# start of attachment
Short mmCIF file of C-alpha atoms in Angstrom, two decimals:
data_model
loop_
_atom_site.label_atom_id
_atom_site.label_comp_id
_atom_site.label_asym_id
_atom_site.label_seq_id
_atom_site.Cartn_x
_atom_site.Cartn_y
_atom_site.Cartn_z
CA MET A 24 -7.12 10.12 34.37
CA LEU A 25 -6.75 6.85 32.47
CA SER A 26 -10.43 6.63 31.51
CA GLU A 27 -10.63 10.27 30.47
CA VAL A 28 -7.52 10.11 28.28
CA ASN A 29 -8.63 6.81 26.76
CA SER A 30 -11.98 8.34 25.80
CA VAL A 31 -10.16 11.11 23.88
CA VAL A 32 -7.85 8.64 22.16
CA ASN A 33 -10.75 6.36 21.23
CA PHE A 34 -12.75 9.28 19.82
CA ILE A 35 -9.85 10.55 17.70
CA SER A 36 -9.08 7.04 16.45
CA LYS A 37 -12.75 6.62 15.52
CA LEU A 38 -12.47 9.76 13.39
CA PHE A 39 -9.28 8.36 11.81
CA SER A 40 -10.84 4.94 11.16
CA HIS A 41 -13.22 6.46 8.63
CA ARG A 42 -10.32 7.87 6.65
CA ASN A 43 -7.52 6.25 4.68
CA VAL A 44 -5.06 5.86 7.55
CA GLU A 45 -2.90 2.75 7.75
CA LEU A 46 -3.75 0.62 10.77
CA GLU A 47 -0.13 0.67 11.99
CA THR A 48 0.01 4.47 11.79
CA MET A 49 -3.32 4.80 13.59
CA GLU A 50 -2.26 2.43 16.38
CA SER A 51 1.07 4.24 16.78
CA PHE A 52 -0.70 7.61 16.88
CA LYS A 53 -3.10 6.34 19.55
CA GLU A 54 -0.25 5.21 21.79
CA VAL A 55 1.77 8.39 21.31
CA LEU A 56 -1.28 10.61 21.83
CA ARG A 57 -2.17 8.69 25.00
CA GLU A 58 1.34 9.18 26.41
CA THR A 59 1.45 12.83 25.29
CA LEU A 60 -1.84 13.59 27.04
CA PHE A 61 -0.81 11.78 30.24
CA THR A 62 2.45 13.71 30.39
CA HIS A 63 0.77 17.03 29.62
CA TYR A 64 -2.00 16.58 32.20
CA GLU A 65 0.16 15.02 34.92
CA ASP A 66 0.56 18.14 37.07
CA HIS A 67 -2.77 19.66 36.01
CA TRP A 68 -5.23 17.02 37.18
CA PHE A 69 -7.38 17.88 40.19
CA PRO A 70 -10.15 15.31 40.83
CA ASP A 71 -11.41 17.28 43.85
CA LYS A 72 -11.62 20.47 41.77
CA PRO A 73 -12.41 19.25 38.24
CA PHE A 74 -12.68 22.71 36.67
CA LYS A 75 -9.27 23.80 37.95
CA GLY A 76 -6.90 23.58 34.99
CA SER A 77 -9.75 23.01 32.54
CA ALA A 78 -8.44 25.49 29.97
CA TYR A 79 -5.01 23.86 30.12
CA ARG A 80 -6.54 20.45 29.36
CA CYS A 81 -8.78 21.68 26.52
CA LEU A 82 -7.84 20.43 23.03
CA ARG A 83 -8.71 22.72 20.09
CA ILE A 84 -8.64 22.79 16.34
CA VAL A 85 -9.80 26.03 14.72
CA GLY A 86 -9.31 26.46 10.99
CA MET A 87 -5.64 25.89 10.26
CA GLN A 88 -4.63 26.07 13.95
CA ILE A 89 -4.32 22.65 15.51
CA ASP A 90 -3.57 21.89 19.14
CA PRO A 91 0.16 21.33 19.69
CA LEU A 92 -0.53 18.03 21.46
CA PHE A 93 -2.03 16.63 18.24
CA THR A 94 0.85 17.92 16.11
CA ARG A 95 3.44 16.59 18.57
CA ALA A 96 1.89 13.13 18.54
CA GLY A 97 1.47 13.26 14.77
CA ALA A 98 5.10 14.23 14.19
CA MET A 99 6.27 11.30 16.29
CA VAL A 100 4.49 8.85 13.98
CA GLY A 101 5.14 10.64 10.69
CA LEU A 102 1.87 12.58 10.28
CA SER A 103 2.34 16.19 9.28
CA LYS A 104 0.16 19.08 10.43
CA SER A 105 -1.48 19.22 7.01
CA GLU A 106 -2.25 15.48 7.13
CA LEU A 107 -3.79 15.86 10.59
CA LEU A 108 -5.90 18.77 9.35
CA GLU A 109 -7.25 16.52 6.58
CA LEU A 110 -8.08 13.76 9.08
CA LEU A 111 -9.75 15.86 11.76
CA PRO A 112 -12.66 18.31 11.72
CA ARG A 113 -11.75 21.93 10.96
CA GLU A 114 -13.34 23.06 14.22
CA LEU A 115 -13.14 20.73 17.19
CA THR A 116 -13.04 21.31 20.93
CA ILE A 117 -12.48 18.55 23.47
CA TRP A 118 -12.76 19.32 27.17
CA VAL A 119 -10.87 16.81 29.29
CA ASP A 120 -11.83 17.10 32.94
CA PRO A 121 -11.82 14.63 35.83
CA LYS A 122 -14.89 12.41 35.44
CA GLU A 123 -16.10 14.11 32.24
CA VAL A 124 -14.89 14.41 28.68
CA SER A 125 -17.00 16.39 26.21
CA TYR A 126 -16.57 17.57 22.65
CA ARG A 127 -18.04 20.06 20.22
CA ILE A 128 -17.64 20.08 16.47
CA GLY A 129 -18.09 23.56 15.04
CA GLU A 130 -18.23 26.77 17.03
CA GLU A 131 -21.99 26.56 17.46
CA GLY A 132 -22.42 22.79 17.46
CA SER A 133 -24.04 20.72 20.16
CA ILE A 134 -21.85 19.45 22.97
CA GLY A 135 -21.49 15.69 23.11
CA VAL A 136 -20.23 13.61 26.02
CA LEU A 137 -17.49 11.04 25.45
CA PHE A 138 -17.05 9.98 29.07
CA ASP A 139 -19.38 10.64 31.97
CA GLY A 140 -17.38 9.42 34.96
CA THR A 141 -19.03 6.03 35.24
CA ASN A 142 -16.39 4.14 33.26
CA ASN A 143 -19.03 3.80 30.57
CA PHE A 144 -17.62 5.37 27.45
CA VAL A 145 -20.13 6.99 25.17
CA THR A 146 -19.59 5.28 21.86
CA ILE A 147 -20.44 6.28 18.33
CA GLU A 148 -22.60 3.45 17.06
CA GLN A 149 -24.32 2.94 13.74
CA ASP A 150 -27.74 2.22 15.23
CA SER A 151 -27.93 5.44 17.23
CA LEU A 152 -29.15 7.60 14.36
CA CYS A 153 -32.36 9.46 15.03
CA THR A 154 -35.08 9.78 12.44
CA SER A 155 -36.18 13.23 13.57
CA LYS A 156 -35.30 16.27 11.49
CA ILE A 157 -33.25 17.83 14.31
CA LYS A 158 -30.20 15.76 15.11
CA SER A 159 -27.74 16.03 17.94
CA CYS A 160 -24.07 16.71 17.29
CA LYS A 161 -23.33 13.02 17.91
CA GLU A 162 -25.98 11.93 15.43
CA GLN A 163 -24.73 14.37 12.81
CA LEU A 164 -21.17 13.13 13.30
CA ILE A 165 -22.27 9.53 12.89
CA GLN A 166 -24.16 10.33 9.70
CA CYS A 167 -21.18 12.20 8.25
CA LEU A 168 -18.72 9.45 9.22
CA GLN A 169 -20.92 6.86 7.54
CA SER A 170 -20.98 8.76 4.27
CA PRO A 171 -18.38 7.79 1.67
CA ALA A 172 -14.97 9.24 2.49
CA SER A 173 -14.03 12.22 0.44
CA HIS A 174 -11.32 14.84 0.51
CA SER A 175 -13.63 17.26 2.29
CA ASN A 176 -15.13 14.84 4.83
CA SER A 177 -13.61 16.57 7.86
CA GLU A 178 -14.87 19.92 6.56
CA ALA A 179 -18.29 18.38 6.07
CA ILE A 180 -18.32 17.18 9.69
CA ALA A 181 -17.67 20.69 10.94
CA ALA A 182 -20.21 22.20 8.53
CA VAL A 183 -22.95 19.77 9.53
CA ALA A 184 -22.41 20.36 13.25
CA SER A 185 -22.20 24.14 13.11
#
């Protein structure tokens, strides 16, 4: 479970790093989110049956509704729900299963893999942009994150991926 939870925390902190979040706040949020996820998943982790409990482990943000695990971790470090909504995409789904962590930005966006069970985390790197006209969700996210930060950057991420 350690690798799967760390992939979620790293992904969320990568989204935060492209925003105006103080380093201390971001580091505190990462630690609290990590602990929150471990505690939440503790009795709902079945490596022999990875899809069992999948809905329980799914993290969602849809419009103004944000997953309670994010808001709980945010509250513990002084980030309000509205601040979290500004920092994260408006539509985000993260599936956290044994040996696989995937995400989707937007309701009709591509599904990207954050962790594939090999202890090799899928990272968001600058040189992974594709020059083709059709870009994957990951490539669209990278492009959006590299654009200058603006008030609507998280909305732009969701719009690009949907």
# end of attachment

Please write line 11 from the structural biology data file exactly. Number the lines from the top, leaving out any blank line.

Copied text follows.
CA MET A 24 -7.12 10.12 34.37